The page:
One way of reducing pain levels is visualizing little gates along our spinal chord that we can open and close. 

Pain is important as it tells us when something is wrong that we need to pay attention to. But when we are dealing with ongoing chronic pain, we can reduce some of that intensity by relaxing and visualizing ourselves closing those gates from time to time.  

Throwing the Switch

Another similar image is imagining a switch, like a large light switch, at the base of the brain. When you push the switch to the off position, you stop the pain messages. 

Again pain messages are important.  They tell us something is wrong and we need to pay attention.  But when we continue to experience chronic pain after the problem has been attended to, these visualizations can relieve pain signals. 

These visualizations have been created by people in the healing profession that I have used in my own life over the years.  They are examples of how we can create our own visualizations using images that put us in charge of our health, our healing and our pain.  

The concept is the same: choose the images and thoughts that induce healing versus creating tension. Our first response to pain is to tighten up.  Relaxation and visualization allows the blood to flow so our bodies can heal.  It already knows how to heal.  We are just creating an environment that maximizes that healing.

Marlene Anderson, MA, LMHC, NCC

Mini Relaxation Exercises

Here are some additional ways to reduce stress on an ongoing basis throughout the day. They are quick and easy and once you start doing them, they become habits that continue to make life easier and more pleasant. 

Mini-Relaxation Exercises

1. Develop the habit of becoming aware of your breathing throughout the day. If it is fast and rapid, it is probably shallow and  increasing your stress levels.  Immediately, take a few deep, slow breaths and as you breathe out, say to yourself: “Let Go” and create an image of all the tension draining away.

2. Use mini visualizations like the one posted last week – standing under a beautiful waterfall.  Create others that bring you an immediate calming and relaxing response. Bring to your mind a peaceful walk through the woods or anything that will trigger deep peace and relaxation. I like to reflect on the promises God gives us throughout scripture.  It creates an immediate image of love and peace.    

3. Become a kid again! Imagine yourself rolling down a grassy hillside or covering yourself with leaves or running through mud puddles. We can release the kid inside us through our imagination. Even though we aren’t doing it physically, we are reaping the benefits mentally.

4. Throughout the day, focus your mind on what you do like rather than what you don’t like.  You can bring positive thoughts into any situation.  

5. Laugh.  Reframe your situation into something funny.  Even the most disasterous event can have its humorous or comical side.  We love to listen to  comedians because they take our tragedies and turn them into humor. 

6. Whenever you feel tension, anger, anxiety or stress, do the following: stop, take some deep slow breaths and then ask yourself:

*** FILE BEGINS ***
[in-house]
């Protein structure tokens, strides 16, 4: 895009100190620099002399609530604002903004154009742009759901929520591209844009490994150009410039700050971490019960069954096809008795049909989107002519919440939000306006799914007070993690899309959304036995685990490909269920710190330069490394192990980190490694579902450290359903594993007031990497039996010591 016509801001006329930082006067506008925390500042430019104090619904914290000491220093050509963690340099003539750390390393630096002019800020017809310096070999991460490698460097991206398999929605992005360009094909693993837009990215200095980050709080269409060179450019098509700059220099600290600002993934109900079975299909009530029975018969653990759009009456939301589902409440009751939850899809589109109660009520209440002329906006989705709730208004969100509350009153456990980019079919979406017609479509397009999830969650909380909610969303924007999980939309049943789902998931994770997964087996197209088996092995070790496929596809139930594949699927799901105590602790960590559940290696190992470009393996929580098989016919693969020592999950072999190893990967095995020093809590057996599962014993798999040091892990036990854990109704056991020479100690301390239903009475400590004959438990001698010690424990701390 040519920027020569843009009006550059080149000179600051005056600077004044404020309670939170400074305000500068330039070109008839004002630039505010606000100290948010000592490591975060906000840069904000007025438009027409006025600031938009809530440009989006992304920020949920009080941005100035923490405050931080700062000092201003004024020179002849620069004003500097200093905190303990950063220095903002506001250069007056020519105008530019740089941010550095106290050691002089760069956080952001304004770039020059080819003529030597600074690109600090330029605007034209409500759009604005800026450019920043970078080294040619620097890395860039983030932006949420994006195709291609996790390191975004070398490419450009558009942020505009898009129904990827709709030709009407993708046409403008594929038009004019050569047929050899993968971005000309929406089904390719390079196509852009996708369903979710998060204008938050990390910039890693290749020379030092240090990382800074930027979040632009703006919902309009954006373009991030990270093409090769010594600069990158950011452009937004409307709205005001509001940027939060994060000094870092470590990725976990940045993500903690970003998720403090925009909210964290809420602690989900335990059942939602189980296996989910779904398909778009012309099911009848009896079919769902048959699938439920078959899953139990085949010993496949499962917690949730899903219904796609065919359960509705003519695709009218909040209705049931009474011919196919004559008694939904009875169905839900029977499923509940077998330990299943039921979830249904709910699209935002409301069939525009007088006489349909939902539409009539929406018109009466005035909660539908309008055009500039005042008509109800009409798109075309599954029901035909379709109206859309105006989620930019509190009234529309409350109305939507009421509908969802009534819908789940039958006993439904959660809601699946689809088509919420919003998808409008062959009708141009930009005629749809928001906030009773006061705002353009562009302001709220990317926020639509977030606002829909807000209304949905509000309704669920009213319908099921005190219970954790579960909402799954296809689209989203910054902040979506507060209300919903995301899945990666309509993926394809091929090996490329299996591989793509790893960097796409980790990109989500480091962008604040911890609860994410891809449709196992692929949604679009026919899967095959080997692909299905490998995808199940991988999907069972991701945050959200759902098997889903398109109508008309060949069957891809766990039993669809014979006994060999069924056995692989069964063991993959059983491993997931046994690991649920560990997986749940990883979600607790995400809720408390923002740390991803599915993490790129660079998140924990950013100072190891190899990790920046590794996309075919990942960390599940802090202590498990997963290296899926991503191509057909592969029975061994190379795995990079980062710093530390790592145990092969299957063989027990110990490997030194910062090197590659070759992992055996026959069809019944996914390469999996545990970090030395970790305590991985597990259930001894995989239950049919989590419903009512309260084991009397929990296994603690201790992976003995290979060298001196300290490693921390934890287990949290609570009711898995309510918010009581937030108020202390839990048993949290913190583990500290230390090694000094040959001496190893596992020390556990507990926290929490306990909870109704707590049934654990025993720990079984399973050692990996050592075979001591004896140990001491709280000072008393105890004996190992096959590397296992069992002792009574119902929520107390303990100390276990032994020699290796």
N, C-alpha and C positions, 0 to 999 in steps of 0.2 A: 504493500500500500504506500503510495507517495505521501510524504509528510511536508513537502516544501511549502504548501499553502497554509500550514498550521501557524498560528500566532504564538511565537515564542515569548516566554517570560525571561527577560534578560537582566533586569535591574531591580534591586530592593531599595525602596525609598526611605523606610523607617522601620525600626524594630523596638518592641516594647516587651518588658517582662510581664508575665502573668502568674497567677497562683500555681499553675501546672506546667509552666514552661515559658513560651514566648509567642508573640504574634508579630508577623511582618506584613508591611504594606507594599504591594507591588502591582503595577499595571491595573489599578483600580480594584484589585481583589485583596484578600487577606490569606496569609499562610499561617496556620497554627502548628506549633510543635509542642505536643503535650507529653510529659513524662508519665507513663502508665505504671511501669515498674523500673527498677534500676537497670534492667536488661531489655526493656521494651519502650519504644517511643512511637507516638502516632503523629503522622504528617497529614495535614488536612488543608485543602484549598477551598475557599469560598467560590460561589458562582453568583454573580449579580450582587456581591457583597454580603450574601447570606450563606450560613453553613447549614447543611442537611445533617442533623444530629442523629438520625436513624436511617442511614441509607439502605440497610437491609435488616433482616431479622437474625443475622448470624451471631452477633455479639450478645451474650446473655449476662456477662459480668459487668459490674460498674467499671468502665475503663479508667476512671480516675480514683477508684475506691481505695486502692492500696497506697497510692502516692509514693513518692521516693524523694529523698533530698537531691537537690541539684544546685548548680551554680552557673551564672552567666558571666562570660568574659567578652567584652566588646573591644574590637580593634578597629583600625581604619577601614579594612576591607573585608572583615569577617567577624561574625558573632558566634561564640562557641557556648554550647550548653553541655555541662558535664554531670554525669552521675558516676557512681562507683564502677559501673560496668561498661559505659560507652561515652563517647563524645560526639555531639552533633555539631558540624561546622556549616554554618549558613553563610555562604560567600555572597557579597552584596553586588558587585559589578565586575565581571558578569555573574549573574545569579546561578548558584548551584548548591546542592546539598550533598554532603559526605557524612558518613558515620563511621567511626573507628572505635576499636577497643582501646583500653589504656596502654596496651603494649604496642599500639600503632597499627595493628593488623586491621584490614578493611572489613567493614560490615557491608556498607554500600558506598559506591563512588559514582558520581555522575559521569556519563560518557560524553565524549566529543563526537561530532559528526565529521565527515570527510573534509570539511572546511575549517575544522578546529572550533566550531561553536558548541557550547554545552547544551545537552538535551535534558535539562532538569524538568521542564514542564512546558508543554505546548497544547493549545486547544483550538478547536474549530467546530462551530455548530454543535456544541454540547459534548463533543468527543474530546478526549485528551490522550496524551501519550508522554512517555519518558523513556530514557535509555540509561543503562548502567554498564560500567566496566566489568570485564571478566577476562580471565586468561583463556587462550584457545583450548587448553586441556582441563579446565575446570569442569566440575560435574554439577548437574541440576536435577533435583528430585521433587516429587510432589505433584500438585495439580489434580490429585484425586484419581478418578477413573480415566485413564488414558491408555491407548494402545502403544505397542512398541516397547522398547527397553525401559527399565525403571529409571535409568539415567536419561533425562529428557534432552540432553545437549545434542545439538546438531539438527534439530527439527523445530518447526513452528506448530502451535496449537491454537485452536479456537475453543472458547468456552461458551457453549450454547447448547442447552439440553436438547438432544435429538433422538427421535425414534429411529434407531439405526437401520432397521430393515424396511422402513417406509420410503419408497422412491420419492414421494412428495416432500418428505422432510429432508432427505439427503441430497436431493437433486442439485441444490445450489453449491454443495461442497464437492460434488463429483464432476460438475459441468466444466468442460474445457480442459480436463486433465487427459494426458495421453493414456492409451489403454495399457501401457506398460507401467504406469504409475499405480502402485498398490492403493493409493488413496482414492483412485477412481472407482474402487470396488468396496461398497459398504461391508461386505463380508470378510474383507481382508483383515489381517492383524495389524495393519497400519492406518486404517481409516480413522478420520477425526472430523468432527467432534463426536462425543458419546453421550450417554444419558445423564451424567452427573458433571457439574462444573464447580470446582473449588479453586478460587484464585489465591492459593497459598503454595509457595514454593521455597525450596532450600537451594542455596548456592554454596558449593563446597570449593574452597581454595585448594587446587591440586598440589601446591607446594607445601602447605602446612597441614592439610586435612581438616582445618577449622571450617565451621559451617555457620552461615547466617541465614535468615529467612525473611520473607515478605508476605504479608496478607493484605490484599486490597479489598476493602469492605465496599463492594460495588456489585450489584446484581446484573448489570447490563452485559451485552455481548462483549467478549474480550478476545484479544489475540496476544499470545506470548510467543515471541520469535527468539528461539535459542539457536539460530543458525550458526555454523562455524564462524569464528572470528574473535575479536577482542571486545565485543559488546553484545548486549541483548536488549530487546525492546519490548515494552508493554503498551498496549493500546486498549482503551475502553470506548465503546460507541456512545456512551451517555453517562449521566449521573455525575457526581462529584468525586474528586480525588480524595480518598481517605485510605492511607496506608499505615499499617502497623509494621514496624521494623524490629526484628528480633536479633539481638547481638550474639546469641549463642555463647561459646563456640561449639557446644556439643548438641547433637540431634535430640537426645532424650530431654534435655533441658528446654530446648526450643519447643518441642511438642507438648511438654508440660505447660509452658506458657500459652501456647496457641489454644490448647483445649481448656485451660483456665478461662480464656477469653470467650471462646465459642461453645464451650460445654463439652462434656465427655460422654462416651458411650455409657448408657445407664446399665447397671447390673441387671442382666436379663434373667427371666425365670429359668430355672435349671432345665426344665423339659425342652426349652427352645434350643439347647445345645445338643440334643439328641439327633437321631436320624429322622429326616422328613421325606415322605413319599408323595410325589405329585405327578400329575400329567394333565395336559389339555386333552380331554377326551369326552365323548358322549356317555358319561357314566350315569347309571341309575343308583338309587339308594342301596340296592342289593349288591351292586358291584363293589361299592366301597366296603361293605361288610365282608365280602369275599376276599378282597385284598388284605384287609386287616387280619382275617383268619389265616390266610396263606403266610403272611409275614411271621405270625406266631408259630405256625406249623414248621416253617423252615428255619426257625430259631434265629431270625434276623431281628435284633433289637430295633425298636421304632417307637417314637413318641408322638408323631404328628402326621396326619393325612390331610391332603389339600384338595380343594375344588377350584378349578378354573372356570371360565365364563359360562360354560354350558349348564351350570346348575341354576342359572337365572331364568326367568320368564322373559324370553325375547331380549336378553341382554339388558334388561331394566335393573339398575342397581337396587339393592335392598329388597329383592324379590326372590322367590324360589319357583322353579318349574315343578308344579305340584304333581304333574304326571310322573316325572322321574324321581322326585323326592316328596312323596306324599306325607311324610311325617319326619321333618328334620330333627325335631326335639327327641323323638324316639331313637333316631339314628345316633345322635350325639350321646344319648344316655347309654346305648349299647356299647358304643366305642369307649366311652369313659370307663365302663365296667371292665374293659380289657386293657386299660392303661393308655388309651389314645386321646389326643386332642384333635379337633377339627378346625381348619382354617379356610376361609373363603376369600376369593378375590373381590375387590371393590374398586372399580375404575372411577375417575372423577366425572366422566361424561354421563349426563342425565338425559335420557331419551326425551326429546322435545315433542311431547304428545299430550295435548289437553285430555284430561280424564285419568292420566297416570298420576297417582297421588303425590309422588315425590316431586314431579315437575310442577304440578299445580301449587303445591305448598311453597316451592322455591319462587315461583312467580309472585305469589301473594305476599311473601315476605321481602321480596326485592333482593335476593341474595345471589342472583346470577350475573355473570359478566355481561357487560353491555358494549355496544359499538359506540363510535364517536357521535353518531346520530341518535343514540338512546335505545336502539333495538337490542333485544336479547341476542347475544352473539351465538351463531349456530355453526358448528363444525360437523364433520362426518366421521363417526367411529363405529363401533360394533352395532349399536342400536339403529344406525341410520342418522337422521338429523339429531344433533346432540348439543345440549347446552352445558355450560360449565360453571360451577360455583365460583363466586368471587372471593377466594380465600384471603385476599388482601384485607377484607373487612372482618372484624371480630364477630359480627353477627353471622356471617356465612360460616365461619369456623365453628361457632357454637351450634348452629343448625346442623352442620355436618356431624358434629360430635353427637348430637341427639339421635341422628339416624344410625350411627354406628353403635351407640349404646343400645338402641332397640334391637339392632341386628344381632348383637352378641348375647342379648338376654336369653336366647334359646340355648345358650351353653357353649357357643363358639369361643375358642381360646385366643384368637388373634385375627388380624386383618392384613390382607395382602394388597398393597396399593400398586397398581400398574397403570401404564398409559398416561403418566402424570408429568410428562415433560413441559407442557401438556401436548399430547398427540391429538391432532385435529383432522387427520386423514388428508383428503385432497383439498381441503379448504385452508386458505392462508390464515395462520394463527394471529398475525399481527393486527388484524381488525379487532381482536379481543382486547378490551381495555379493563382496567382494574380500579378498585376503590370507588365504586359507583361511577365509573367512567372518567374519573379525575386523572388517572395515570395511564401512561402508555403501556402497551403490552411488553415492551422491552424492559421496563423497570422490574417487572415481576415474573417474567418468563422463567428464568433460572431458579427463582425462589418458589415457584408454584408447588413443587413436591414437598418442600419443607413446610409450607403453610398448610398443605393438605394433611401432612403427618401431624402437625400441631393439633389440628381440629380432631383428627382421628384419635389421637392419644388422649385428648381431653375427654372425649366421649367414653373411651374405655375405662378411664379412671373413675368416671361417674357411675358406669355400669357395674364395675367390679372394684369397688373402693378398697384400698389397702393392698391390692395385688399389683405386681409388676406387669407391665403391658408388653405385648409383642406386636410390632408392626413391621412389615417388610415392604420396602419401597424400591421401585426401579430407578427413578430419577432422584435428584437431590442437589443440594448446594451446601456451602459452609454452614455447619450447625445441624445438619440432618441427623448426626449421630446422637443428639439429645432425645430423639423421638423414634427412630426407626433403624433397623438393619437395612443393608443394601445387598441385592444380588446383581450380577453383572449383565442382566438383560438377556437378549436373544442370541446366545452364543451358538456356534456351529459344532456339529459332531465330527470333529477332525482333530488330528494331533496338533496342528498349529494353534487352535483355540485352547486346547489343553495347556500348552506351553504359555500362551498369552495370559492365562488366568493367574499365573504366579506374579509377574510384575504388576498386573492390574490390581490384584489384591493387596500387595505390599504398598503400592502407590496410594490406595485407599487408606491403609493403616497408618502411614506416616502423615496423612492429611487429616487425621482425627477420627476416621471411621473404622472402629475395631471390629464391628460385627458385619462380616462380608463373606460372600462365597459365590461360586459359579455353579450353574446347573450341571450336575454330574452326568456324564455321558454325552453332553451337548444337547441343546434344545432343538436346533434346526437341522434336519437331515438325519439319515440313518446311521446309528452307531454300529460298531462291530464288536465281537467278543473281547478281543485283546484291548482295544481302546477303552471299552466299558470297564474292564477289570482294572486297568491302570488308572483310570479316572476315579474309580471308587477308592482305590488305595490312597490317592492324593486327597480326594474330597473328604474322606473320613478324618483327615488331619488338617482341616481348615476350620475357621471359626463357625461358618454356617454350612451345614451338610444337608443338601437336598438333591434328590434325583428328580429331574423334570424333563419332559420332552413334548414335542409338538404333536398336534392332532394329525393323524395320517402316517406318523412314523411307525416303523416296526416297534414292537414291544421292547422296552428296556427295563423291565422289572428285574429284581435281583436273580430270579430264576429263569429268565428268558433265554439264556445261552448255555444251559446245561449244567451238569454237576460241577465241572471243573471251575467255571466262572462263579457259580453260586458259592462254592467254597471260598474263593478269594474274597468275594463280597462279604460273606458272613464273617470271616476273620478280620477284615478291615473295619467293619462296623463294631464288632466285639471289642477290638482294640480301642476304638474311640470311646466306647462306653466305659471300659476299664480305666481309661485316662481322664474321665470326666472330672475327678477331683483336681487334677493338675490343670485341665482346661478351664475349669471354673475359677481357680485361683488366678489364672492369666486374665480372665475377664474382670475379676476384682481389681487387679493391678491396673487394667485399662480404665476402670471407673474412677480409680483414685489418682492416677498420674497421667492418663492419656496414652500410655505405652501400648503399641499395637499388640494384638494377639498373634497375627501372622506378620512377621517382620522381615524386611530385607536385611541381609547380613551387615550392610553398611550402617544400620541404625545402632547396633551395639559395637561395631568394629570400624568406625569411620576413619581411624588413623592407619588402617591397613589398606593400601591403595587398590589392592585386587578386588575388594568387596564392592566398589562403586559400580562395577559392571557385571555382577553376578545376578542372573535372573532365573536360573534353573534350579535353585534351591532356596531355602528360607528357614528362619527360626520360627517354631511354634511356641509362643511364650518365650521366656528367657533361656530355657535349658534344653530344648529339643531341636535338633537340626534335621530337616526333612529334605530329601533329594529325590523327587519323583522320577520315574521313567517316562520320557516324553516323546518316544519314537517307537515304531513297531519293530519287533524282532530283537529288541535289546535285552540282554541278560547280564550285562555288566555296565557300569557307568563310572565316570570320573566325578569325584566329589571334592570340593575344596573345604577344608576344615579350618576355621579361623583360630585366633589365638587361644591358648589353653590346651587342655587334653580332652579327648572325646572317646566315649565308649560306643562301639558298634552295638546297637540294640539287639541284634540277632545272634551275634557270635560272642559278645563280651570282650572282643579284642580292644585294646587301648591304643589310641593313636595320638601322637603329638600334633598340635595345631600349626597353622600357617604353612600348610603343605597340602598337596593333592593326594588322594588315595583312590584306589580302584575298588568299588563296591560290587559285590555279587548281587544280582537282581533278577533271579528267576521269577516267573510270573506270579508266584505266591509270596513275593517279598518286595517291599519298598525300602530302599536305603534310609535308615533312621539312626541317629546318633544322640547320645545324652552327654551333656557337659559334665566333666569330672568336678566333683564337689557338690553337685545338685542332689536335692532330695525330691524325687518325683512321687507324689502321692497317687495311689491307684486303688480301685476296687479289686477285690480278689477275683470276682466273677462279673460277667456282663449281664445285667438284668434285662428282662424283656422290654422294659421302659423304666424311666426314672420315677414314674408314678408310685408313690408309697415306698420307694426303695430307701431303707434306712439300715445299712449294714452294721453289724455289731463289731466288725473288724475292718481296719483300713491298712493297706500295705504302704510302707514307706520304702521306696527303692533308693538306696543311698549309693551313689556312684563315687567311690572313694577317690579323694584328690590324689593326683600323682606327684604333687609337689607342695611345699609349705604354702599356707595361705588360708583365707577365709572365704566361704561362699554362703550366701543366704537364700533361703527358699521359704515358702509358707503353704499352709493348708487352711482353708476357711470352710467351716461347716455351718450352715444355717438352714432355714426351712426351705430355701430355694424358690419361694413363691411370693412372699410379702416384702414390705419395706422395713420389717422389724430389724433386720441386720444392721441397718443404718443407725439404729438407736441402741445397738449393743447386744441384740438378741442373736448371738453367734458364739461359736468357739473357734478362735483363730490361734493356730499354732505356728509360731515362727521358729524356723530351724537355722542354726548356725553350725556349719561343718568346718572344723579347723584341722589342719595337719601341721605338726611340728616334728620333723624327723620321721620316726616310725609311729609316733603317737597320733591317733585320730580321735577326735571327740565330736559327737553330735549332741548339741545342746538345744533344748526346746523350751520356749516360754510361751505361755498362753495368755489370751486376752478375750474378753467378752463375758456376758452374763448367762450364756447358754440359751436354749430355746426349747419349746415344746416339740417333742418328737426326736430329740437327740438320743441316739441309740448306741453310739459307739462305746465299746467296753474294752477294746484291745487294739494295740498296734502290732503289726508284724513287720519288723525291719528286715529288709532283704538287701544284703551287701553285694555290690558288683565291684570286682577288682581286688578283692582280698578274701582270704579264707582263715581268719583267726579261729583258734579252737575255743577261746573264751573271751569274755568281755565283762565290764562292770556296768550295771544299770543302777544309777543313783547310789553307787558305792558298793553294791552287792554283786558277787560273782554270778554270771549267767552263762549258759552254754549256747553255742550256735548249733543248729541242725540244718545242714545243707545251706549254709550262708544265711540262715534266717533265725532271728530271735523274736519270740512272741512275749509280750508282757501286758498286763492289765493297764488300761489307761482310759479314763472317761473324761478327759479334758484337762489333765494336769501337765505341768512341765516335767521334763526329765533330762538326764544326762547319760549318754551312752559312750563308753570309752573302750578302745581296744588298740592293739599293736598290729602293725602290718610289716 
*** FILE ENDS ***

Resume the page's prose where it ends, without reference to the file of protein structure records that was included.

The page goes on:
Why am I feeling this way? Am I simply reacting to someone or something I have no control over? Is there any reason I need to remain in this anger mode? If I do, will it make me feel any better or solve the problem I am facing? Is it worth feeling upset over?

Instead of hanging on to anger, anxiety, fear and stress, let these emotions tell you what needs to be done, what you can do and what you can’t.  Then look for solutions instead of hanging onto resentment, anger, frustration, worry, etc.  

Throughout your day, whenever you feel tension and stress, take some slow, deep breathes, take a quick internal inventory and breathe into the tension spots.  Imagine your tension and stress are a bundle of rocks and you have just sent them rolling down the hillside. If you see your muscles tied in knots, imagine you are untying the knots and you see the muscles relaxing. Allow your mind to create the visualization that works for you.   

©Marlene Anderson, MA, LMHC, NCC


Use Relaxation Strategies Anytime – Anywhere

Once you are able to relax and let go of unnecessary tension by using a relaxation exercise once a day, you can start using that relaxation response wherever you are.  

The body quickly responds to breathing evenly, slowly, and deeply. When you add such phrases as “letting go”, your body will let go of tension and become more relaxed anywhere, anytime.  

Here are some ways to use the relaxation response at any time:

Healing Waterfall

This is a quick visualization I have used many times when I have been on the run and I want to maximize those minutes when I am waiting in line, in the elevator, in the doctor’s office, etc.

Since I have already taught the mind to respond to both images and accompanying words, I can use this process to quickly reduce stress levels. Instead of thinking about how slow the line is moving or what I need to be doing, I simply use that time instead to relax. 

If you can, close your eyes for a moment. If not, you can still visualize.

Focus on breathing calmly, evenly and deeply.  Imagine yourself standing underneath a beautiful, warm, gently cascading waterfall. Actually feel the gentle stream of water wash over you and as it does, visualize your tension flowing away as well. Let go of your stress and allow yourself to relax in this quick moment of relaxation.